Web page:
Recently I’ve been using analytics for Twitter more and thought I’d share some of what I’ve been learning. Here’s a look behind the curtain at some of my favorite stats. These might strike you as a little nerdy, but they’re really quite fun! First, take a look at your overview in Twitter. To check your own analytics, choose home, then click the pull-down menu and choose Analytics.
Twitter Analytics Overview
From your overview, you can see at a glance whether the account is moving up, down, or flat. From my 28-day summary, you can see that Tweets, impressions, followers, and tweets linked to me are all up. Areas for improvement: Profile visits and mentions.
Another quick overview is the monthly summary. Above is mine from February of 2016. Tweet impressions are one item I like tracking. Don’t be fooled into thinking that vanity metrics, such as new followers, are important. As Eric Ries says, Vanity Metrics Are Dangerous (yes, it’s from 2009, but still holds true).
You might be surprised to know what your audience is interested in. My top three are technology, entrepreneurship, and tech news. Of course, your audience is attracted to you by what you tweet. If you tweeted jokes and cartoons all day long, you’d see your followers’ top interest as comedy. The top interests (in particular the top three) can guide the content you provide.
In the above bar graph, you can see day by day and week by week where my biggest impressions are. Because I have a Twitter chat on Tuesdays, those days get the most impressions. (More about measuring a Twitter chat, below, under Tweetreach.)
Here’s something that you can easily replicate. Take a look at the tweet with the highest impressions. Mine had 8 retweets and 8 favorites. There is something about your highest tweet that resonates with your audience. There are several ways to optimize this tweet (in this case a blog post).
- Wait a few days, weeks, or even a month and share it again.
- Change the headline and share it.
- Use a different image and retweet it.
- Share at different times of the day, still within business hours.
- Pin it to the top of your Twitter feed.
- Thank those who shared.
- Ask for retweets!
Gender and Household Income
If you look at my analytics for gender and household income, you’d see that the majority make $175-250K+.
What does that tell me? Many of my followers could afford my services. I’ve taken over accounts before where the income has been much lower, although the product or service is an expensive one.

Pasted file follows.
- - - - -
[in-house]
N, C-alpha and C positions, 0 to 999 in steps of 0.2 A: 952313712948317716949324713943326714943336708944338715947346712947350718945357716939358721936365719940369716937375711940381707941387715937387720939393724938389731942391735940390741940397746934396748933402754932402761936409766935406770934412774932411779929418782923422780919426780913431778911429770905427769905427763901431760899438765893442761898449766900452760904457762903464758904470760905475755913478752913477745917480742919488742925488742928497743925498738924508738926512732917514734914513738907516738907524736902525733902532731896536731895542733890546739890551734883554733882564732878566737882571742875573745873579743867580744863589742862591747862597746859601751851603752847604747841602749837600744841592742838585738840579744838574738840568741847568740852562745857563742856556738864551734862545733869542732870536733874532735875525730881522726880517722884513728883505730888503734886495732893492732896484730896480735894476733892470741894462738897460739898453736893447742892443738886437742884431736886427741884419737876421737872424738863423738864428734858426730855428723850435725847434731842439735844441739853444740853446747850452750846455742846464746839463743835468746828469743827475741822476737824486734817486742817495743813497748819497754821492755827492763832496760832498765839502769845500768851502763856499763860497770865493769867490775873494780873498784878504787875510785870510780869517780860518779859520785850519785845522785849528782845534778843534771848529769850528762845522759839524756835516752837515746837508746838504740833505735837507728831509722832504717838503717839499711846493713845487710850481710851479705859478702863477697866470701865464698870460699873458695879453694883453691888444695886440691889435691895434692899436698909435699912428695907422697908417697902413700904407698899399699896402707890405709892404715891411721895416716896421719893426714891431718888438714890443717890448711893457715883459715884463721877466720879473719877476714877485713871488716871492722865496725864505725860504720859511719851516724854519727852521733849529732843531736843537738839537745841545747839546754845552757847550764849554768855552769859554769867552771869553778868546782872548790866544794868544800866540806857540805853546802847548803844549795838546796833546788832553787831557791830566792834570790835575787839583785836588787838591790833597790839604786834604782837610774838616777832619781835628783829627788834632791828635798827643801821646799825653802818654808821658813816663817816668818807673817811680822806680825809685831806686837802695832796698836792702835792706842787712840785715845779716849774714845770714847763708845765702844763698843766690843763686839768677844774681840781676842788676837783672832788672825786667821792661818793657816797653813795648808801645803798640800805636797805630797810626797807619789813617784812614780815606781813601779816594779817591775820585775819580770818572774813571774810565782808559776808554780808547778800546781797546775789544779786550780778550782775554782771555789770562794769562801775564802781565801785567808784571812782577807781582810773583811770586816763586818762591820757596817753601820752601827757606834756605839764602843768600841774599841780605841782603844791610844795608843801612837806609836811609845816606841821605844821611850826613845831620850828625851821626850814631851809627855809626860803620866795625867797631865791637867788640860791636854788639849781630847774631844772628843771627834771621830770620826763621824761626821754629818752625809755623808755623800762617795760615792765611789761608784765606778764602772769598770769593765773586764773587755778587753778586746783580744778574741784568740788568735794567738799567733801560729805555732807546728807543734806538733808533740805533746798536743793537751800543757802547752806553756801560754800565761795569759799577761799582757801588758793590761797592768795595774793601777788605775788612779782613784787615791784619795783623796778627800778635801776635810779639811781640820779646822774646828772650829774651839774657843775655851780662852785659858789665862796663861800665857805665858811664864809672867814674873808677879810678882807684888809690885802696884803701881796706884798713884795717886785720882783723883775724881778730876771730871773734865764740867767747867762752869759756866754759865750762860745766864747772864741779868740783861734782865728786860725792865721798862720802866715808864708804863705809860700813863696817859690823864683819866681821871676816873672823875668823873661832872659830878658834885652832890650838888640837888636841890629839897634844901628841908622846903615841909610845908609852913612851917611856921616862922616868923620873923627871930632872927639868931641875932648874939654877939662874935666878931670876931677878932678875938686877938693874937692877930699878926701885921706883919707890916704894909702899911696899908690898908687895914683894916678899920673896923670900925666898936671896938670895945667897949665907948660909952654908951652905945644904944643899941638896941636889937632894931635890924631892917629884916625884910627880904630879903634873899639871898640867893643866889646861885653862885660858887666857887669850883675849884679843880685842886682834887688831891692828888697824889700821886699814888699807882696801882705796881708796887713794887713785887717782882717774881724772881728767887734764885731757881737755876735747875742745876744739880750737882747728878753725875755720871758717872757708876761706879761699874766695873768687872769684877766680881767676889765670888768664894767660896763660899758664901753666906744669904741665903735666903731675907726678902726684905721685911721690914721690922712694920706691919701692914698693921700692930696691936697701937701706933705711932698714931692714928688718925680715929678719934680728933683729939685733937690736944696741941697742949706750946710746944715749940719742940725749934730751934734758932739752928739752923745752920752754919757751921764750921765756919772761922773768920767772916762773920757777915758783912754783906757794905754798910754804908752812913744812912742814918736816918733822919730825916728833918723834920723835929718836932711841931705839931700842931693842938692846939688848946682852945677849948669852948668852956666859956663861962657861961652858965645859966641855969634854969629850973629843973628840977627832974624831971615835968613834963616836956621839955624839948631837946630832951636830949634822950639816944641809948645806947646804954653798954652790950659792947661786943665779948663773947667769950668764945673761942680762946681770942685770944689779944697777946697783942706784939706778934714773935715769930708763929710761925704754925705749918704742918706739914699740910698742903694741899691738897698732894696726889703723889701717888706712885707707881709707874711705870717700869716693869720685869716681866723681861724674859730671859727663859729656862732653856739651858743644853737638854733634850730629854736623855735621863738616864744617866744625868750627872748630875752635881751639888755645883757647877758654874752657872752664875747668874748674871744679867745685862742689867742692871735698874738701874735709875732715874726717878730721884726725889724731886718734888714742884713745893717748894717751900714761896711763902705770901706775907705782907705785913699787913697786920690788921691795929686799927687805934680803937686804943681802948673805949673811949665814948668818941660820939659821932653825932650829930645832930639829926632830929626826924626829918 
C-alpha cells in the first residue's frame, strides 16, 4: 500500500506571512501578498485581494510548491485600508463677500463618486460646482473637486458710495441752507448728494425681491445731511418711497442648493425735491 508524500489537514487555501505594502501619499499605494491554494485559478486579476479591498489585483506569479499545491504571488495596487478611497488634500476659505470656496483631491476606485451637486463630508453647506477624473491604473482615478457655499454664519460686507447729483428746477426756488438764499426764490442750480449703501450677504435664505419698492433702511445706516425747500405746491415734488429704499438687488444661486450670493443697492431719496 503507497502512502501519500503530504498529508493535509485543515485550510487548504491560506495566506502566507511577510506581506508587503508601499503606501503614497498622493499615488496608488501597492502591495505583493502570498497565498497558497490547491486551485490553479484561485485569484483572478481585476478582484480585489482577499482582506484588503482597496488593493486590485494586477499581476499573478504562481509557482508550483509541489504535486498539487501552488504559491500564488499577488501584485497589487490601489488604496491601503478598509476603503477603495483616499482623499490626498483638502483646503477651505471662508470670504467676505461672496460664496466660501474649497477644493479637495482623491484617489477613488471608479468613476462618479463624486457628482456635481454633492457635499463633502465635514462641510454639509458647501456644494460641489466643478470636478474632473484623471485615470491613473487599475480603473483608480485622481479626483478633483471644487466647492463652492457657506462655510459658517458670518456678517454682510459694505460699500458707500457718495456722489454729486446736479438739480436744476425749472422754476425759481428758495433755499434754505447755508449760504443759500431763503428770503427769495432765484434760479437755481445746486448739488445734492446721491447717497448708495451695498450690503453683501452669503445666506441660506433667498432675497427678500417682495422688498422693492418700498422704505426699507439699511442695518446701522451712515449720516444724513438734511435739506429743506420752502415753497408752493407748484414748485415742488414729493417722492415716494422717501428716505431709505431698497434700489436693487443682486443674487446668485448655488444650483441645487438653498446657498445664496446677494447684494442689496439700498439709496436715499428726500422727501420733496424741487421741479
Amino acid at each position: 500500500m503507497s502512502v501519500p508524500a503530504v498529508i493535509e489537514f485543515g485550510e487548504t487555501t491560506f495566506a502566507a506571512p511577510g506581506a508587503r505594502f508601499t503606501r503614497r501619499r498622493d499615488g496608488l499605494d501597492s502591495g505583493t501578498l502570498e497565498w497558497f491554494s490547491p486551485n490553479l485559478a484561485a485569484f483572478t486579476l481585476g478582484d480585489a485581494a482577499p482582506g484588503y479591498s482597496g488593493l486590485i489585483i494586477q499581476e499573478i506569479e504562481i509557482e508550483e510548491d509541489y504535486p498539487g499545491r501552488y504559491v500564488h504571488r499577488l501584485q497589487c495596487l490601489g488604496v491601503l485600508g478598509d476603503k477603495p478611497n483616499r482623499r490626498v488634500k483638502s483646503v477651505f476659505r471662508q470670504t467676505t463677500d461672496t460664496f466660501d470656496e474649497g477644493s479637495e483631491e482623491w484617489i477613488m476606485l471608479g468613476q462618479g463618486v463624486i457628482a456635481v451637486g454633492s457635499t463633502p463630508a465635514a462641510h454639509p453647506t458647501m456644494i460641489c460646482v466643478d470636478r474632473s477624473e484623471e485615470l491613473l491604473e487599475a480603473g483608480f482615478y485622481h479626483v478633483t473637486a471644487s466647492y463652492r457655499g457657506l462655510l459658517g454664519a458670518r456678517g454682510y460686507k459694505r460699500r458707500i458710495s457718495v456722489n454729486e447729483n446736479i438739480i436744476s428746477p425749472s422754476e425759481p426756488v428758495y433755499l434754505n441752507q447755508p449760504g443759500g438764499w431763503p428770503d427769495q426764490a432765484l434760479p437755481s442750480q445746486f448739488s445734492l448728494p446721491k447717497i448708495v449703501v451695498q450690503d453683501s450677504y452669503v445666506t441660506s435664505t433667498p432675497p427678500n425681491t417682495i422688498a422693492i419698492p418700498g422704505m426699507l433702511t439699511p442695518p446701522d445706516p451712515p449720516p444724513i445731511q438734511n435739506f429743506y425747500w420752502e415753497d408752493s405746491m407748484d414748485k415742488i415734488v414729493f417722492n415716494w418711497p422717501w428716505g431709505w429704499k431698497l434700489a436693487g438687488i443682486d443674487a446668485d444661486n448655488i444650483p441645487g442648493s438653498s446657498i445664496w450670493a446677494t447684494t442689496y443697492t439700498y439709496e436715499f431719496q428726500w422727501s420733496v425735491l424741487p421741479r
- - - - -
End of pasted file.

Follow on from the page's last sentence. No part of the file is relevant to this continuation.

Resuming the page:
You can see from my analytics that most of my followers are in the United States. How does that help, though? It helps with when you time your tweets. I try to time mine between 9-5. If you’d like to know more about whether to schedule, how much to schedule, or how to balance, I talk about that in a previous post, Automation and Social Media: You Need to Know How to Balance.
For more detailed analytics, try out Tweriod. I know that my tweets early in the morning always get the most engagement. If you look at Tweriod, you can see when your followers are online.
Another way, besides Twitter’s own analytics, to see where your followers are is through an excellent and fun tool: Tweepsmap. Like the name suggests, you can get a map of your followers. So you can see which countries they’re in, or zero in on a state or city. Above is my worldmap.
Above is a screenshot of my state-by-state Tweepsmap. It’s interesting that Twitter analytics shows that 56% of my followers are U.S.-based and TweepsMap shows that 62% of my followers are in the U.S. At any rate, the majority are in the United States.
How does TweepsMap Help Me?
Suppose you are a purely local brick-and-mortar store. If you had above map, you might decide to focus more on gaining followers locally. Or, if you sell widgets overseas, maybe you don’t have enough followers in a particular country. So you can change your focus to attract more of the followers you’d like. Since the majority of my clients are in the U.S., this map is fine. That is, I wouldn’t change when I tweet.
With Twitter, there are tools that can assist you in finding out how far a tweet or hashtag reached. For my chat, #DigiBlogChat, I use TweetReach, which gives you a snapshot report to show you potential reach, impressions and Tweet volumes. Login through Twitter.
Other Things to Measure
I like to measure influential followers, especially for local accounts. I track these over the course of a month in a spreadsheet or document. Also: a good one to track is conversations with people interested in your services. Sometimes those conversations take place in direct messages.
What One Thing Would You Measure?
If you could measure one thing, what would it be? Leave me a comment! Thank you.